Family history moments: Transcendent bonds

For some time I had had a strong desire to research my son-in-law Doug's side of the family as he was a recent convert to the Church. He was excited about this and brought me a book his mother had, titled Pioneer Trails and Trials, about settlers of Madison County, Mont.

In the book was a very brief history of Julia Philpot, his great-great-great-grandmother. It said she left England about 1856 for Salt Lake City with her family. It recounted that while crossing the plains they were caught in a snowstorm, that her father, stepmother and grandparents perished and she and her sister came on to Salt Lake City. It said at one point Julia was left beside the trail, supposedly frozen, but the wagon boss discovered her and she was revived.I consulted Church history books to learn about the Saints crossing the plains that year. In my reading, I encountered the name of Levi Savage Jr., my great-great-uncle. As I read on, I found that he was opposed to the Saints crossing the plains so late in the year, but when overruled, did everything in his power to help them, being willing to die if necessary.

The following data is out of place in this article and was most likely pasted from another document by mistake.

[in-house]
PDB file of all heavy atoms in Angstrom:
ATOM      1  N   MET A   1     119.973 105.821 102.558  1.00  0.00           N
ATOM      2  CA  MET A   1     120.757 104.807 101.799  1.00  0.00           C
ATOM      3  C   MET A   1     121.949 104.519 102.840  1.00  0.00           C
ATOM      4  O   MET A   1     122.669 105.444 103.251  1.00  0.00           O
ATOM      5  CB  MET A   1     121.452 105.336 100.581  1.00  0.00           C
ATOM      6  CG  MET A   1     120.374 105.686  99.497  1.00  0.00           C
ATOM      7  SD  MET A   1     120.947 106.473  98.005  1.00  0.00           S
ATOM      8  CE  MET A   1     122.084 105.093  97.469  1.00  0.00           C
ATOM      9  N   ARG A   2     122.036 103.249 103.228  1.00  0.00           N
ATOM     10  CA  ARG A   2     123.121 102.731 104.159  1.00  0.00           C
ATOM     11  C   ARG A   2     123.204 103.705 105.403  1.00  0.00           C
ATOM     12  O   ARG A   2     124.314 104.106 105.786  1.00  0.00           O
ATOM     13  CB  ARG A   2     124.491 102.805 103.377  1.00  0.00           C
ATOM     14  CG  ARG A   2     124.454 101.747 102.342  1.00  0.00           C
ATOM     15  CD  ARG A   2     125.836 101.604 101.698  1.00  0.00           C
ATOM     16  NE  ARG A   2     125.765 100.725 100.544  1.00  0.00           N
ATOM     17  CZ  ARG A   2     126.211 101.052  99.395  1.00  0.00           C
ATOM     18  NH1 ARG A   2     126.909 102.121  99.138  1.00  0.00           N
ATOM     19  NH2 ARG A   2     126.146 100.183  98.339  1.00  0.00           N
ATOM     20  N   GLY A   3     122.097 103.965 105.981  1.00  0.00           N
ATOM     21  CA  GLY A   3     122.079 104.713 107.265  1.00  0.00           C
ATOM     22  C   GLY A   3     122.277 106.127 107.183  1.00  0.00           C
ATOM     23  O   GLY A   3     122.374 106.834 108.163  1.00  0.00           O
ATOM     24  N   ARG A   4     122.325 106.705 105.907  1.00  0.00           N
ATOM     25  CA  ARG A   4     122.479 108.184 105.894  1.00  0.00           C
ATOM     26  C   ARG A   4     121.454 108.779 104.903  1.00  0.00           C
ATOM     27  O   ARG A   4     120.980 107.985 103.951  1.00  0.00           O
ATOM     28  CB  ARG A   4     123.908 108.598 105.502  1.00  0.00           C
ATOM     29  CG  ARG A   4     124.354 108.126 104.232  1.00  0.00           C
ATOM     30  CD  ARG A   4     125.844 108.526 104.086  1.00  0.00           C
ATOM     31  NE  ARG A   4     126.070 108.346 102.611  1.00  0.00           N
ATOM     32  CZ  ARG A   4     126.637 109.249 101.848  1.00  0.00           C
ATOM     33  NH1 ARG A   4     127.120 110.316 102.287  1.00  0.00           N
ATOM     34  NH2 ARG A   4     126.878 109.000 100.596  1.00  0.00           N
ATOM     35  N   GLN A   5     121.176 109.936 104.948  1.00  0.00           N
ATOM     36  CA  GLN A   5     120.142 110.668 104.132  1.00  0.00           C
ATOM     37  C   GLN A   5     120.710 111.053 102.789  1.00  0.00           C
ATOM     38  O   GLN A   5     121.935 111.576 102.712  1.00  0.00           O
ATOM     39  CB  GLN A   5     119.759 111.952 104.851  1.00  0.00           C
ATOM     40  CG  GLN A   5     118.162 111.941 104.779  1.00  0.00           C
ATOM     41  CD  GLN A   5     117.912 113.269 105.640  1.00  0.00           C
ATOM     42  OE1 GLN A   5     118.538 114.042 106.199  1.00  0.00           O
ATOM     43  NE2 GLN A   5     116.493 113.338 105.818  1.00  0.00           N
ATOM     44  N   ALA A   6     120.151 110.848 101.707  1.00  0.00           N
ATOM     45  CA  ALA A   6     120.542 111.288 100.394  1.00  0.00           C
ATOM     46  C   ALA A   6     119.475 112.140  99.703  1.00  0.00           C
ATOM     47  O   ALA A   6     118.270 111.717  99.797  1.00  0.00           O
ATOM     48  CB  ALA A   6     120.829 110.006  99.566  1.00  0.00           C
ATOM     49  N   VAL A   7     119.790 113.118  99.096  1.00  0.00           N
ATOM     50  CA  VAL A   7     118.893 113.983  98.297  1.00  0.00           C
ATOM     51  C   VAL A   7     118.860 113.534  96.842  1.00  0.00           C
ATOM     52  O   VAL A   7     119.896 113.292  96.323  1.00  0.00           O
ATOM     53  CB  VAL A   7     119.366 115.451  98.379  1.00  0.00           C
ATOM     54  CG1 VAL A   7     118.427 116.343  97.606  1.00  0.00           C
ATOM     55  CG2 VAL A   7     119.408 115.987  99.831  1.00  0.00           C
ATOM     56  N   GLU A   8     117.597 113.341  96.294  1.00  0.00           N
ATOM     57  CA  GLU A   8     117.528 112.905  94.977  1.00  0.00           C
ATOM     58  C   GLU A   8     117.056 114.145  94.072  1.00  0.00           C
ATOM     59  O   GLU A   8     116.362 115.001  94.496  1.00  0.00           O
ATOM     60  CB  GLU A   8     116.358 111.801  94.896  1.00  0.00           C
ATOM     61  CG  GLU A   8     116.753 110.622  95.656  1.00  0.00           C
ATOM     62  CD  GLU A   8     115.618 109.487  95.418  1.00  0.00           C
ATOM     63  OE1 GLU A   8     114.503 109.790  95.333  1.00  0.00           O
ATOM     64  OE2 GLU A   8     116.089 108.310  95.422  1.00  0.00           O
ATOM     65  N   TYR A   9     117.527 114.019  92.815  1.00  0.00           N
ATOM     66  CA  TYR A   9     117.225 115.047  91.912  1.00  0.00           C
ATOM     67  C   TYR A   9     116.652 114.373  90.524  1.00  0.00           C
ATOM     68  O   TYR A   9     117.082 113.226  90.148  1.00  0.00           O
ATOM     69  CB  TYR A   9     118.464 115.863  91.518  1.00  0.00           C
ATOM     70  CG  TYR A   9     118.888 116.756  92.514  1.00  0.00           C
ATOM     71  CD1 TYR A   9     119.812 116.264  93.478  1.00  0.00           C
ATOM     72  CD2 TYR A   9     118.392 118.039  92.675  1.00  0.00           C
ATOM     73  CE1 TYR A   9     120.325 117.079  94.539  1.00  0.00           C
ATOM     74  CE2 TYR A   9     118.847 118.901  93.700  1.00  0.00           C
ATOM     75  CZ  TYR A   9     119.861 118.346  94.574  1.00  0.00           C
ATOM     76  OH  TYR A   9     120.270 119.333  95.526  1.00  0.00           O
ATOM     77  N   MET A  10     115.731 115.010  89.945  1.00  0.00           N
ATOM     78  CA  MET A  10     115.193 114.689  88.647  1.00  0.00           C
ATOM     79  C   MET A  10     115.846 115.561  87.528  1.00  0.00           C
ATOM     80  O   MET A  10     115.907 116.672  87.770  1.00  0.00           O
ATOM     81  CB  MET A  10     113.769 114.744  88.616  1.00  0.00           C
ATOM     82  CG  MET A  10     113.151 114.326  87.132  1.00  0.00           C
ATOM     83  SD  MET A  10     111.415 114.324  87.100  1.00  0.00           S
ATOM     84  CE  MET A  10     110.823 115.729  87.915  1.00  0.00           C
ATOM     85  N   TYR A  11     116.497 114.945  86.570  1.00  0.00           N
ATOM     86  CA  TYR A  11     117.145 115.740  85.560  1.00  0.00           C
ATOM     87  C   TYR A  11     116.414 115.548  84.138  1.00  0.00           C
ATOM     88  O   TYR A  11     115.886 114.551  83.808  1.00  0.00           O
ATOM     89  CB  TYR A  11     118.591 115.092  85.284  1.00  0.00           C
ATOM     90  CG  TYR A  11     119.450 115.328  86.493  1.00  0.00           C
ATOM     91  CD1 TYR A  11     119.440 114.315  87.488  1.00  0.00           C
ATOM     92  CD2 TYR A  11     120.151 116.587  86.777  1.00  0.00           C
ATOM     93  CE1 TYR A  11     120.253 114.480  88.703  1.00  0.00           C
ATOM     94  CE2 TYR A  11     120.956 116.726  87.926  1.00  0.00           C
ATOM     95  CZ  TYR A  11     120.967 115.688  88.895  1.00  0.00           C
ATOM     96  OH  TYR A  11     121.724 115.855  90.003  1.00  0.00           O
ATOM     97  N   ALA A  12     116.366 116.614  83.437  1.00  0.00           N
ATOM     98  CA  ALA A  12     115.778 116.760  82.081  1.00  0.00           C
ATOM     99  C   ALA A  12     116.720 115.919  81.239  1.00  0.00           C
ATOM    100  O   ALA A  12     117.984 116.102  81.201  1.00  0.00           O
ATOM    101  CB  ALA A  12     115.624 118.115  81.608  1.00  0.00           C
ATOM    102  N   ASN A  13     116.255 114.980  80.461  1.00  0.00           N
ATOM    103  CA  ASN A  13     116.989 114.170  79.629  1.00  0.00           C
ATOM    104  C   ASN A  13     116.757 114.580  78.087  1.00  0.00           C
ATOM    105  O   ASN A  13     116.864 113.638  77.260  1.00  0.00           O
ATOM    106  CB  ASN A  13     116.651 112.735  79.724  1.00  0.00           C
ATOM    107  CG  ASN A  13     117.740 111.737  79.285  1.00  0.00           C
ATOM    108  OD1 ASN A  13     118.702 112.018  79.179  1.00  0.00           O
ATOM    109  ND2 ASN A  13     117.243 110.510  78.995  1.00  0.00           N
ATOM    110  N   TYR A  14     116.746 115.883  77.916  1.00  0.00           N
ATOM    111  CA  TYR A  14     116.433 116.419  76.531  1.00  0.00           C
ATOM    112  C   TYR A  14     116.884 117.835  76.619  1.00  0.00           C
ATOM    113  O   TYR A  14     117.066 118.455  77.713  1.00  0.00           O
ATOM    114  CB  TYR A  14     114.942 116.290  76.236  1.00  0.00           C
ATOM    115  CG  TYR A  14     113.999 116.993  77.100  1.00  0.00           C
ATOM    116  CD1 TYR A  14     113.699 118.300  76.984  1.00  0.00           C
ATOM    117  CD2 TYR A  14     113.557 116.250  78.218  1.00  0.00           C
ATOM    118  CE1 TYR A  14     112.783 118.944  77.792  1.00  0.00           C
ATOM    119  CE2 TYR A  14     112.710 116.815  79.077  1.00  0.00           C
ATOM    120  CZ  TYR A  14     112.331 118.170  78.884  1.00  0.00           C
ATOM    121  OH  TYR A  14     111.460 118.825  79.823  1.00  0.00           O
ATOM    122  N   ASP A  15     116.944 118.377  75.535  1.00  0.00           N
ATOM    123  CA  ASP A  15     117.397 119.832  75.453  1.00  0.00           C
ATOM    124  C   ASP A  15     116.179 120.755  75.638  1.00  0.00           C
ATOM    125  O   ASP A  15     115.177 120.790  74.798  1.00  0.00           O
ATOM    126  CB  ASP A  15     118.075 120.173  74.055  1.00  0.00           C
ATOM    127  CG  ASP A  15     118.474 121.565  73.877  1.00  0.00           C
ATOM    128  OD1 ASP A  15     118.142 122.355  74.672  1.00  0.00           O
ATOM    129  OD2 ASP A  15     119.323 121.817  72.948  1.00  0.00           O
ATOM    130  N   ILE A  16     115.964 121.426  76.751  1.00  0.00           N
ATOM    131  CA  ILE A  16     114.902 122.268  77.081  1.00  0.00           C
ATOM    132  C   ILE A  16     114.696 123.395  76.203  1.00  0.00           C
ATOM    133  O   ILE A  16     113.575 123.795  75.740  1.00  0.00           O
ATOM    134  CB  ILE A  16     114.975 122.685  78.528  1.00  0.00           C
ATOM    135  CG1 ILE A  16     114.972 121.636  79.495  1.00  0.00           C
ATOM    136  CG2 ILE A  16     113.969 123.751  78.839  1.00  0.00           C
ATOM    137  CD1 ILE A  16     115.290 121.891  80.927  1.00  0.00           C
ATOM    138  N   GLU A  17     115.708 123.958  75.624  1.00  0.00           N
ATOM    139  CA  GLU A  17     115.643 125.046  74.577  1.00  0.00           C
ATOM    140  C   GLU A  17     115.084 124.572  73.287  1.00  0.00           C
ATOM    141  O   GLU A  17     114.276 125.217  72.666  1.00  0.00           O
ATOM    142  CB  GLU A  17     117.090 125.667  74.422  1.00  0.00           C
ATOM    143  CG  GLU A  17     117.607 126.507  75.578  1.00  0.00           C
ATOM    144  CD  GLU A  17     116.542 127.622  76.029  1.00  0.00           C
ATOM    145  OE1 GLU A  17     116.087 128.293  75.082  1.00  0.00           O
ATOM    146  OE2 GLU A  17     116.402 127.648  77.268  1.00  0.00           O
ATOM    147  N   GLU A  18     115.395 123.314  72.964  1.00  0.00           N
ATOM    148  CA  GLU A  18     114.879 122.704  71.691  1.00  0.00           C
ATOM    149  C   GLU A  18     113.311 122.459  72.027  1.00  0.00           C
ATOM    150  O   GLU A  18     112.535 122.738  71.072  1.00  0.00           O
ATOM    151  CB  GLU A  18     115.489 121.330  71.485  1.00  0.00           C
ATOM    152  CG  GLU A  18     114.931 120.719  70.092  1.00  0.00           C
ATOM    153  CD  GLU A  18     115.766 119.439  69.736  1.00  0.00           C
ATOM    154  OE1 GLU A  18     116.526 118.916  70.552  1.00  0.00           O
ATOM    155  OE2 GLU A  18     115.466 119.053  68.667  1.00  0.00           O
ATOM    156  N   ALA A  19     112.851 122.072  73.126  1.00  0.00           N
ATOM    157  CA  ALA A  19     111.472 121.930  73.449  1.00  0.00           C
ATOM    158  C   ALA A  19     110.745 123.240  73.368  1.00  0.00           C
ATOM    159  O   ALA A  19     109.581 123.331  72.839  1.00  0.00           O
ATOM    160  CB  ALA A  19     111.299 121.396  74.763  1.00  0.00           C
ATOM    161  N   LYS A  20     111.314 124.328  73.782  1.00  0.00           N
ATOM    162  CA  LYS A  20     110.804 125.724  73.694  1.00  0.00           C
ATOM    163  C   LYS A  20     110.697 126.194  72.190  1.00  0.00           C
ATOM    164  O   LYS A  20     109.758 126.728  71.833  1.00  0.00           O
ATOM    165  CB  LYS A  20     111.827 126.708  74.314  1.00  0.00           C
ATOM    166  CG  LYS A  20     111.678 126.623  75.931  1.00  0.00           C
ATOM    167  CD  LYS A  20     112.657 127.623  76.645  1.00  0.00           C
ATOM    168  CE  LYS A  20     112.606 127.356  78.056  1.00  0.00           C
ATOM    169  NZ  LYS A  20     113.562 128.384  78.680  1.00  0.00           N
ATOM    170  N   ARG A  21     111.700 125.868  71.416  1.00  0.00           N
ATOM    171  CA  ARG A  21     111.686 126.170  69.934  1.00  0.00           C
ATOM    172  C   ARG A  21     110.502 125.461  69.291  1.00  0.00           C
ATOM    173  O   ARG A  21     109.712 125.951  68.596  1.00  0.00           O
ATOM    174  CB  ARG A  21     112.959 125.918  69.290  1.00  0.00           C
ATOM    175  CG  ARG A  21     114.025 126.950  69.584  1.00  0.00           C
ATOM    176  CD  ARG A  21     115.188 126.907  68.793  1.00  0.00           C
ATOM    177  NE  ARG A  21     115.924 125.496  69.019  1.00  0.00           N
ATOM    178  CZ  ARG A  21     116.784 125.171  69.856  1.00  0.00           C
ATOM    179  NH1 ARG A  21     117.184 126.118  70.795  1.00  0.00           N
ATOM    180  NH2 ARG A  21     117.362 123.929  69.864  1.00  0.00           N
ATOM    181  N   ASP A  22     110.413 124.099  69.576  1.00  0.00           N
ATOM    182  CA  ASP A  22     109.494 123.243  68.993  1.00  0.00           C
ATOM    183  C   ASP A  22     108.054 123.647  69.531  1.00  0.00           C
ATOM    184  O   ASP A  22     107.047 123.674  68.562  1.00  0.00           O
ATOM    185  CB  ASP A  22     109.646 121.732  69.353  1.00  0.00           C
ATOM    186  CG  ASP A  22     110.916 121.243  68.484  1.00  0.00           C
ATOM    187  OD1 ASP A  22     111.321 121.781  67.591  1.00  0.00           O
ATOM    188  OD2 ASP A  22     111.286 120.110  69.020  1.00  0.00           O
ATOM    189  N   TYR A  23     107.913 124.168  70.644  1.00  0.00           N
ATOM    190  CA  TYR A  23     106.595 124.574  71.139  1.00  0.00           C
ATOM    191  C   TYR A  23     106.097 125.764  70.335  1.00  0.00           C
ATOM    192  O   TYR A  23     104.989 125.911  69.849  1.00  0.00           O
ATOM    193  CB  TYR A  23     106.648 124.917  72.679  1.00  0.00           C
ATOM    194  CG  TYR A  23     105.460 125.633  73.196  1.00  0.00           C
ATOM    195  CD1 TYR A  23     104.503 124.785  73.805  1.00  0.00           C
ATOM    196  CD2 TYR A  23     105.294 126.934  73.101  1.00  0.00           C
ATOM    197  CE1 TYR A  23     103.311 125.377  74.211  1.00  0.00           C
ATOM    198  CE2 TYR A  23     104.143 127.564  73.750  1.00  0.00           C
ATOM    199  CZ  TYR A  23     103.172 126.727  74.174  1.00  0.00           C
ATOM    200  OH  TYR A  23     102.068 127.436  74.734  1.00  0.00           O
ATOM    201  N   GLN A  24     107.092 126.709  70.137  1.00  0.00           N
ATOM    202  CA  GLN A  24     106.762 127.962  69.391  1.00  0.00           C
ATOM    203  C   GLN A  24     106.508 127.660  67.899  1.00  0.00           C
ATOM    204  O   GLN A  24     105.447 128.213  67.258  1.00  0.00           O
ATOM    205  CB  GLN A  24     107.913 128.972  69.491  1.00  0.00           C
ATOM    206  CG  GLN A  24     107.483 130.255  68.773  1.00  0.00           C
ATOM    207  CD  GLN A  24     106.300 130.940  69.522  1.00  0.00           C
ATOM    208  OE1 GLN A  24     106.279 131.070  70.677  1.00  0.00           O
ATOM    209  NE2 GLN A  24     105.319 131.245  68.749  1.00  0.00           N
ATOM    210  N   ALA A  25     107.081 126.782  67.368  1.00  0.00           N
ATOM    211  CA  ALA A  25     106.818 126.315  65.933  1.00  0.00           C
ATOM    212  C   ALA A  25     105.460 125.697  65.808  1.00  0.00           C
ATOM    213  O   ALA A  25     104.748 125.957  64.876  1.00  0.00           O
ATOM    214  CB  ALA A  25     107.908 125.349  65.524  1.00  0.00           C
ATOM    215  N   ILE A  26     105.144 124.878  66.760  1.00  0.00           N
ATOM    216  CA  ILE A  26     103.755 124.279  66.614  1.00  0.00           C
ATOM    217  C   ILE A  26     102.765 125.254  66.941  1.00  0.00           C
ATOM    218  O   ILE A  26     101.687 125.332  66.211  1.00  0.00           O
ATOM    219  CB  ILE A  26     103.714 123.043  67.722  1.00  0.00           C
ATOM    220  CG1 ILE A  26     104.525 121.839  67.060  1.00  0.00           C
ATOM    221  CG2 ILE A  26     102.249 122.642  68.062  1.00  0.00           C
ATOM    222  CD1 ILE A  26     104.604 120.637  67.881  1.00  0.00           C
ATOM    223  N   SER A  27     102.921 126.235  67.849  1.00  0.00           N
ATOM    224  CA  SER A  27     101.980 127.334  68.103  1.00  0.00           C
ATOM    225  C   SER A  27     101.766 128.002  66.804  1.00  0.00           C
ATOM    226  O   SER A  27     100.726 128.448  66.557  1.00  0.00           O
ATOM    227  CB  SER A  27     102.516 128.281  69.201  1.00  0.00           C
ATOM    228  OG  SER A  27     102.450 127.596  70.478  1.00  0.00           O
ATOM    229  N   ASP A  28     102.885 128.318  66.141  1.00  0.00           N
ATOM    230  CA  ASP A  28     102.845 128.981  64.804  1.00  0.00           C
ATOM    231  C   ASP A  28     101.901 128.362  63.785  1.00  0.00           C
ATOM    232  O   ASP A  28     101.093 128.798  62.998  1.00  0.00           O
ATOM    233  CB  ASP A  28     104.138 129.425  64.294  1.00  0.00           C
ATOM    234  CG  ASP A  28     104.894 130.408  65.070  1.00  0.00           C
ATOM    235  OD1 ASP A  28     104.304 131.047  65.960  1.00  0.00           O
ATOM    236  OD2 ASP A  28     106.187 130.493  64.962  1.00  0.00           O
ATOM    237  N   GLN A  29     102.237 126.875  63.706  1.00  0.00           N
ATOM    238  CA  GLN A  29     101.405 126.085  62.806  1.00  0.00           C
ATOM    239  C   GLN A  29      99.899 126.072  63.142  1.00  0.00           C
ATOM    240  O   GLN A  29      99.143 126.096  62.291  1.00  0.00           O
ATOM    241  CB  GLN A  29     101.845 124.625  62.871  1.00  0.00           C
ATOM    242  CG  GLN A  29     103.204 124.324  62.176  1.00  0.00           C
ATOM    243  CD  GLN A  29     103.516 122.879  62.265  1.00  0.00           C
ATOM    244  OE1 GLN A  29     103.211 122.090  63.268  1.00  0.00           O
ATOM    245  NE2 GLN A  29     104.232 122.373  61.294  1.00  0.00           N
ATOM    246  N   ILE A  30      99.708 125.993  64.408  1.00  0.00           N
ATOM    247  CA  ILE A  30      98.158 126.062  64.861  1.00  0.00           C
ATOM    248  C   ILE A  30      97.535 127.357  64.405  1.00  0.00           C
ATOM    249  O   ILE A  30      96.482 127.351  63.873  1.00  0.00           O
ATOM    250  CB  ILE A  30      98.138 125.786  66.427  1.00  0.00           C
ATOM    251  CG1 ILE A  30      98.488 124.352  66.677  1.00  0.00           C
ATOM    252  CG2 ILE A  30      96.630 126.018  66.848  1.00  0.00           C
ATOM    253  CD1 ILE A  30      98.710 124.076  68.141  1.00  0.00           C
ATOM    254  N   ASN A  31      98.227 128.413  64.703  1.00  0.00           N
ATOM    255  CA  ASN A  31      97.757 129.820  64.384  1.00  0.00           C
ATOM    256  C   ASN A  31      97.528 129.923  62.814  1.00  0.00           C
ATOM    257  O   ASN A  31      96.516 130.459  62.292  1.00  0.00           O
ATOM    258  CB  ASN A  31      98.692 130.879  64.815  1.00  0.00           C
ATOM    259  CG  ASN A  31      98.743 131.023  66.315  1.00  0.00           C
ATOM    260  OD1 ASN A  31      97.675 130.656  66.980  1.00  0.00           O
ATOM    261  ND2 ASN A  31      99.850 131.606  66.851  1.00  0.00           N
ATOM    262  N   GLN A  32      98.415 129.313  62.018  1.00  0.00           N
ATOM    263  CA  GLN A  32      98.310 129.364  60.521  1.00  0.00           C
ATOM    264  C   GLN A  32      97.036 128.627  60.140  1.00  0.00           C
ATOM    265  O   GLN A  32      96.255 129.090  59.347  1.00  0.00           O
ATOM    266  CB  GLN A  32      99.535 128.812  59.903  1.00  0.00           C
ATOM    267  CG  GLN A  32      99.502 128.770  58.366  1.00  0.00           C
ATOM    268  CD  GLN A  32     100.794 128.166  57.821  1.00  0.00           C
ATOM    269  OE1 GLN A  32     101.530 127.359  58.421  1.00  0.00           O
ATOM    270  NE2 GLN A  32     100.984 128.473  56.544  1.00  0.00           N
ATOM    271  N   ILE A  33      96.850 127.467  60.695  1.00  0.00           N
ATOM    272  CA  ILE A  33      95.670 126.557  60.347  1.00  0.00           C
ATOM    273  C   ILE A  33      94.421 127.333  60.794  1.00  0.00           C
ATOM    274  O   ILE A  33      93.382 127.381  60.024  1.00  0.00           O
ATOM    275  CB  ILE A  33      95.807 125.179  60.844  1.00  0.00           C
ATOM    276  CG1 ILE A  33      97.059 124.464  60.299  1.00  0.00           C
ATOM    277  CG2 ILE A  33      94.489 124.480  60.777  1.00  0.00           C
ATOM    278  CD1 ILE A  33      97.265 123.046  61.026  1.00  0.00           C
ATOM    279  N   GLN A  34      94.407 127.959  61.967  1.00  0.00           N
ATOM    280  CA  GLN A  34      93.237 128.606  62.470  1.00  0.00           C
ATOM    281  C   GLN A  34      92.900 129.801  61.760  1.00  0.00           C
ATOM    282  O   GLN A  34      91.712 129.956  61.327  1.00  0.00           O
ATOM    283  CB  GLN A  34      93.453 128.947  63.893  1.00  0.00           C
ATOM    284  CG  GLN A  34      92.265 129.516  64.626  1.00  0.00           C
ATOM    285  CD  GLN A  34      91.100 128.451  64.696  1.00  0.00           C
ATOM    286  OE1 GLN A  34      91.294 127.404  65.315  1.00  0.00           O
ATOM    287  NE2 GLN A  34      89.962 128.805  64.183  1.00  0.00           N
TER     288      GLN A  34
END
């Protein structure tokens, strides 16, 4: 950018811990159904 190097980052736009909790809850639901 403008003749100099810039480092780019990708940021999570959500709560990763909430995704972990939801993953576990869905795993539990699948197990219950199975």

I had a copy of Levi's journal at home and began to scan it. He told of joining one of the handcart companies and recorded that several people had died. More often than not, he did not mention their names.

Then I noticed this: "Sister Philpot died about ten o'clock p.m. leaving two fatherless girls." Looking at the previous page, dated Oct. 17, 1856, I read, "At two o'clock this morning Brother William Philpot died and was buried before we started."

I couldn't believe my good fortune. Levi Savage Jr. had mentioned by name no more than a dozen out of the 77 who had died from the time the group left England, yet he mentioned both of the Philpots, providing for us their death dates.

Levi's journal said he was captain over the second hundred. I believe it is likely he was the "wagon boss" that picked Julia up.

Thus my research of Doug's line began with bonds that transcend generations.

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